It’s About Time to Fix That Clock, Groups Say
It’s anyone’s guess when the 82-year-old clock atop the W. H. Spurgeon Building stopped telling time. Some longtime residents say the four-faceted clock stopped after the 1933 Long Beach earthquake. Others say it worked for a while after a 1985 renovation but then stopped. All agree that the clock—frozen on three sides at 5:05—now tells the correct time only twice a day. (The fourth side lacks a minute hand.)
To remedy the situation, four local organizations have banded together to renovate the clock in the hope of having the hands sweeping and the bells chiming by New Year’s Eve. “Walking down the street and seeing that all four sides of the clock are the wrong time” has gone on long enough, said Donald Krotee of the Downtown Santa Ana Business Assn., which pledged $7,000 to the renovation. “That’s apparent to even 5-year-olds.”
Other organizations joining the project are the Orange County Historical Society, the Santa Ana Historical Preservation Society and the Orange County chapter of the National Assn. of Watch and Clock Collectors. Renovation activists say that it could cost as much as $17,000 to get the 1913 clock ticking. About $12,000, electrical work and electrical supplies have already been pledged. Organizers hope to garner another $5,000 either by selling commemorative prints of the clock or by getting a loan or grant.
The clock is atop a building owned by Santa Ana-based CM properties, which has pledged up to $3,000 for renovations. The principal tenants are the city’s public works and planning departments. A small group of residents and business people came up with the idea of renovating the clock over coffee with Councilman Thomas E. Lutz last spring. Last month, the project got a break when South Coast Plaza in Costa Mesa agreed to sell them a used electronic carillon so that the clock can chime, said Rush of the watch and clock collectors group.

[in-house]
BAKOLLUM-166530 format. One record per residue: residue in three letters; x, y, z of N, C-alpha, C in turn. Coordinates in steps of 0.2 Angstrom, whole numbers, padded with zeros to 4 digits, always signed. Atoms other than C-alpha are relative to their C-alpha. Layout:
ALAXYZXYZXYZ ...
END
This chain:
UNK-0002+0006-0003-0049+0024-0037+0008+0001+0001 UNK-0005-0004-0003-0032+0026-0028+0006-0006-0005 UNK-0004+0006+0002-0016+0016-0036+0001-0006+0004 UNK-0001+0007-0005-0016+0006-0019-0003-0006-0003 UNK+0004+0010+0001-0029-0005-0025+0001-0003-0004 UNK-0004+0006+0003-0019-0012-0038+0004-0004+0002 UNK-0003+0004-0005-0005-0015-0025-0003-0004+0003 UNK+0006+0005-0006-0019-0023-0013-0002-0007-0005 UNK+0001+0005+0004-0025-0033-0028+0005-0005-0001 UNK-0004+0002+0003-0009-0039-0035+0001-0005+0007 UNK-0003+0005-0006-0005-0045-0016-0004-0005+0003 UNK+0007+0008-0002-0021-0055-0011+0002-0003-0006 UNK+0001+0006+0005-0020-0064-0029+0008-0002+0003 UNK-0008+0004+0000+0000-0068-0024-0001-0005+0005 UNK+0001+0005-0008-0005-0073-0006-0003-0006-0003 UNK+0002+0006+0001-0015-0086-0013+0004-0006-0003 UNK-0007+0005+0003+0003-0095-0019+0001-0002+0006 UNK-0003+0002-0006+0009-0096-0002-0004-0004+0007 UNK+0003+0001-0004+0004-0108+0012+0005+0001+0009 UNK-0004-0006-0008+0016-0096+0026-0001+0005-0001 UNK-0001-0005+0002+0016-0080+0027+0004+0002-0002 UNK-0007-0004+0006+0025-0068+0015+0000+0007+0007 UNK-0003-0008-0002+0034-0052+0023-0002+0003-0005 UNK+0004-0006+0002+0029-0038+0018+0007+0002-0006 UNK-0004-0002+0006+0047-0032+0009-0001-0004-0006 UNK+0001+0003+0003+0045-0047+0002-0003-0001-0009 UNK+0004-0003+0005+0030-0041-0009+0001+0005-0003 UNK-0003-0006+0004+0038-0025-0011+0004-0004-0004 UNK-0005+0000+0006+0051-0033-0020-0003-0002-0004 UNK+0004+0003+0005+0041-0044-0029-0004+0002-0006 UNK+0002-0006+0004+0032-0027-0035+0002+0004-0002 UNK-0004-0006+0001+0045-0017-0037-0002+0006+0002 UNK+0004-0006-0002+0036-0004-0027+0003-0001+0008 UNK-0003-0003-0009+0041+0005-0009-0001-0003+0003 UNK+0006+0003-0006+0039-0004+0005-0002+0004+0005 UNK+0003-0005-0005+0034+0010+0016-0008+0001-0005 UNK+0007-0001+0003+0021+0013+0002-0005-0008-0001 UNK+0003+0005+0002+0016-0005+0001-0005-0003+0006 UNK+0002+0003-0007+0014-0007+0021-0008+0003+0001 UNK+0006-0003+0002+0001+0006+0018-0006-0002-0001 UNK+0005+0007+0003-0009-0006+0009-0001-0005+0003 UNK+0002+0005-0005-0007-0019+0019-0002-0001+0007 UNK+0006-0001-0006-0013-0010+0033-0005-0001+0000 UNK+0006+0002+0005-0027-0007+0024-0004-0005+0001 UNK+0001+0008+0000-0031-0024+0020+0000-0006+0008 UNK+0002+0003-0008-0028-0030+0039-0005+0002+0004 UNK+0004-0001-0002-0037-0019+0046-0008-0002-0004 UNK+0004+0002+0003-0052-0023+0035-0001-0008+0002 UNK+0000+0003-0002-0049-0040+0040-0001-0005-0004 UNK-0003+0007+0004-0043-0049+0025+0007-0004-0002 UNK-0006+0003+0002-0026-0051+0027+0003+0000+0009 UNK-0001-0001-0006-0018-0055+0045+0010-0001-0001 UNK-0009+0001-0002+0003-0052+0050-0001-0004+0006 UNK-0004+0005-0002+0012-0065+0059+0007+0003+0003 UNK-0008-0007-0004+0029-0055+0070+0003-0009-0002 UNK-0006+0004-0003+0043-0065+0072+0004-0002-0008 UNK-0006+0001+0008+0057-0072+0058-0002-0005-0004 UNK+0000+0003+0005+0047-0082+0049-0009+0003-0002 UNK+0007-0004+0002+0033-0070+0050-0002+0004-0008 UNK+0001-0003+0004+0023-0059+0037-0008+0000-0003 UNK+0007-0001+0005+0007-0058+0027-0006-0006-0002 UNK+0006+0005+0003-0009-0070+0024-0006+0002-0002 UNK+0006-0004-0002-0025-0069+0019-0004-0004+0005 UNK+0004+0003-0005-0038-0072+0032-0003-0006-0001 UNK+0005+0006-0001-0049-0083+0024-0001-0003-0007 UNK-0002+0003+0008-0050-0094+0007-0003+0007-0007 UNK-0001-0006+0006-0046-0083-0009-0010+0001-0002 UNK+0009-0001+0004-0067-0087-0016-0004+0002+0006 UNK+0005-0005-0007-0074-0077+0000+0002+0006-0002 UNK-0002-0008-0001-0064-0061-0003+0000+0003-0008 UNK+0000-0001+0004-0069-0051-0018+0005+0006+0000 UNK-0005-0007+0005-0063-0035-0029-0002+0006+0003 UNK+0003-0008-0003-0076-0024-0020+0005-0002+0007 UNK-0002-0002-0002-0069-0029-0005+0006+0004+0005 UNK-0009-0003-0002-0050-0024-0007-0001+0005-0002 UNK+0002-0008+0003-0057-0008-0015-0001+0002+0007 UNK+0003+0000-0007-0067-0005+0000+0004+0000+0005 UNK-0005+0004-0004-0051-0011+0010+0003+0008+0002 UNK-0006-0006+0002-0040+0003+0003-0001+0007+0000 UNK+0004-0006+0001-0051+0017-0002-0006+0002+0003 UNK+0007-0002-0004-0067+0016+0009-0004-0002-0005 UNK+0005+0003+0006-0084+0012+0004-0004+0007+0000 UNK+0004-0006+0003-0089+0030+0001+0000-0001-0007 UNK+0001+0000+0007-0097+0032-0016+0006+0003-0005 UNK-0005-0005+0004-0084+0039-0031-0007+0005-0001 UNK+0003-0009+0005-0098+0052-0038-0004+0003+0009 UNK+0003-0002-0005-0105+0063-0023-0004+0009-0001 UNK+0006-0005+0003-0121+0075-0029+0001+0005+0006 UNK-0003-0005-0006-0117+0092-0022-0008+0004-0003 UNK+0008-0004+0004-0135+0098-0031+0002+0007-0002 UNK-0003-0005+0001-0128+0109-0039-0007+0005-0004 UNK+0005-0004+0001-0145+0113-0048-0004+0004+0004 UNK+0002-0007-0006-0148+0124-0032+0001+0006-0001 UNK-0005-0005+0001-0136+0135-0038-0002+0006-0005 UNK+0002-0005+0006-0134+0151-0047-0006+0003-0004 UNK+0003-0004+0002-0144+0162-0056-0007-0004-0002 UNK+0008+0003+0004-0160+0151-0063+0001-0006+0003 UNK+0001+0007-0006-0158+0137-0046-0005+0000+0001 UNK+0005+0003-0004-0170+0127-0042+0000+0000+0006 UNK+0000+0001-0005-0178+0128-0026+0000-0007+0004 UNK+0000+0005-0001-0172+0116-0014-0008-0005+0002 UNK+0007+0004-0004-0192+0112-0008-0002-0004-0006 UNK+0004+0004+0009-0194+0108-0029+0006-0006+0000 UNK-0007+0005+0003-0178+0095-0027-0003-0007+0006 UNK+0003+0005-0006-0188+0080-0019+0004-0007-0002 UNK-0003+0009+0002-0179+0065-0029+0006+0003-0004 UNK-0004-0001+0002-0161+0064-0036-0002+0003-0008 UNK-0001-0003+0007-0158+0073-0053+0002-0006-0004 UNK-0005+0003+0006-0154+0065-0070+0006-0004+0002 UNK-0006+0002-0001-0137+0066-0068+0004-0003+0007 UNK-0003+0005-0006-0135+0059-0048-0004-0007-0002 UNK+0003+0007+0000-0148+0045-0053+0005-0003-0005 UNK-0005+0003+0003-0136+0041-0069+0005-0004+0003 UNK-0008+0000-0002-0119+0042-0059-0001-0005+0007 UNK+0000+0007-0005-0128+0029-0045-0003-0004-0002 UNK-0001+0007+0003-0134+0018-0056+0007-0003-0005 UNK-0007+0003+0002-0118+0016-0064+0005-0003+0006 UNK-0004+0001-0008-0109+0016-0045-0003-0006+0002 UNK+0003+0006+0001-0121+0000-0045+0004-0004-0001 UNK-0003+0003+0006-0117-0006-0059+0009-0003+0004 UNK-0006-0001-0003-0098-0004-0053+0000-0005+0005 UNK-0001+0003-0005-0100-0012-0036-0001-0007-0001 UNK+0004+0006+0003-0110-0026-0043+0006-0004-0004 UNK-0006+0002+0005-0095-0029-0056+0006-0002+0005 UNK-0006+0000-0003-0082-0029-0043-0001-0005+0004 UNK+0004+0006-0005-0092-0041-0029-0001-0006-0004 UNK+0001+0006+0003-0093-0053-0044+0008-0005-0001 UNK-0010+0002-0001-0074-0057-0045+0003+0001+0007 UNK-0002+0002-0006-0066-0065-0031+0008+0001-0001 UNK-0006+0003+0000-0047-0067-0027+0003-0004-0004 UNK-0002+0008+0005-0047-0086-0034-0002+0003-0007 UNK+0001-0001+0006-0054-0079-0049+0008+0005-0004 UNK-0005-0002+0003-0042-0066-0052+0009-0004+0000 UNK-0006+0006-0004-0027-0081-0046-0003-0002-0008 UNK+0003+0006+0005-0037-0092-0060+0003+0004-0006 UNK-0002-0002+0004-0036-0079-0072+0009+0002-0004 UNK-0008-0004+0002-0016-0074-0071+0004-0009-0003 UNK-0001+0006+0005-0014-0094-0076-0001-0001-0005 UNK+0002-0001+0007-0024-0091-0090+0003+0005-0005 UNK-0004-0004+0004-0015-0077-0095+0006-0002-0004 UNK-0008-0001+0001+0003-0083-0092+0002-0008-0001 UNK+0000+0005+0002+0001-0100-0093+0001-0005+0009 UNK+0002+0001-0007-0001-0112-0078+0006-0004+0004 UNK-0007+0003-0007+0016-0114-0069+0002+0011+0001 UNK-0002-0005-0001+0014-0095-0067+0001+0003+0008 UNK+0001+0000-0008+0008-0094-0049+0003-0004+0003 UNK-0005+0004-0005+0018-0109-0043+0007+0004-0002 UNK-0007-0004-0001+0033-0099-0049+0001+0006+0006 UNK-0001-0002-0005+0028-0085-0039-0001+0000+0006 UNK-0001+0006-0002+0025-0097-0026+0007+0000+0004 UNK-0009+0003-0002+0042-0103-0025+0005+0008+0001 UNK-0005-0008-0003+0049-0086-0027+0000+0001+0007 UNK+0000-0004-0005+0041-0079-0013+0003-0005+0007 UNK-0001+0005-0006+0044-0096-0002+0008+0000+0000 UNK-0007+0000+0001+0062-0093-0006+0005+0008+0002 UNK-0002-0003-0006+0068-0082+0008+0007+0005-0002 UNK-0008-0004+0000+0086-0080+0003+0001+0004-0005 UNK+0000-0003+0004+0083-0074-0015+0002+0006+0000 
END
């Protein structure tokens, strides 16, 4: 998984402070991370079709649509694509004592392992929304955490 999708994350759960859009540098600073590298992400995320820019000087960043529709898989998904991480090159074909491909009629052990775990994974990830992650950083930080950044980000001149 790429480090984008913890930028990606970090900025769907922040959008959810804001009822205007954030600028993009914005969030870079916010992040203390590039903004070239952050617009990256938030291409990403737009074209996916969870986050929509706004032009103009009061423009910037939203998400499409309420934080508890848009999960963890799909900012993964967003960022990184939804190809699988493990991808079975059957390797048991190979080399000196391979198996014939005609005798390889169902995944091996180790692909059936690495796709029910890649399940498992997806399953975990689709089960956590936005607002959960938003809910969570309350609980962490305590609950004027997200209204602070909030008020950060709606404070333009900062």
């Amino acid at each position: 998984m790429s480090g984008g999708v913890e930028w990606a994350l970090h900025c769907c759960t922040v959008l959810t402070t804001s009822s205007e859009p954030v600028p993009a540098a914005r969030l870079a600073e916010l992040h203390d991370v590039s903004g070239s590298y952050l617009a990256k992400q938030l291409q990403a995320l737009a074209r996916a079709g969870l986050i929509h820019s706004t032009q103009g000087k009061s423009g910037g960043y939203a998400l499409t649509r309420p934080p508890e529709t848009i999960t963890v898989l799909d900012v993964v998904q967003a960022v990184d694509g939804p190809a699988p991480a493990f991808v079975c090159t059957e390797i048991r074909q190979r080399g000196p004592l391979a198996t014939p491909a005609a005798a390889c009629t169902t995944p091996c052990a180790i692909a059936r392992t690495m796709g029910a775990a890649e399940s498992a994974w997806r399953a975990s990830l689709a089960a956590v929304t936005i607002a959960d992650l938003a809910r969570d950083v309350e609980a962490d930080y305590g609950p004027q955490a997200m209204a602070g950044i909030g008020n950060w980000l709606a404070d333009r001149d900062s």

The clock’s simple white and orange arches, a nod to what Krotee says is the Federalist style of architecture, appear to be made of wood but are actually painted sheet metal. Krotee, a partner in a Santa Ana business that specializes in restoring historic buildings, said city founder William H. Spurgeon probably built the 32-foot-tall clock to help establish the building as a landmark.
The four-story building at 206 W. 4th St. is on the National Register of Historic Places.
(Jeff Kass, “It’s About Time to Fix That Clock, Groups Say,” Los Angeles Times, February 2000)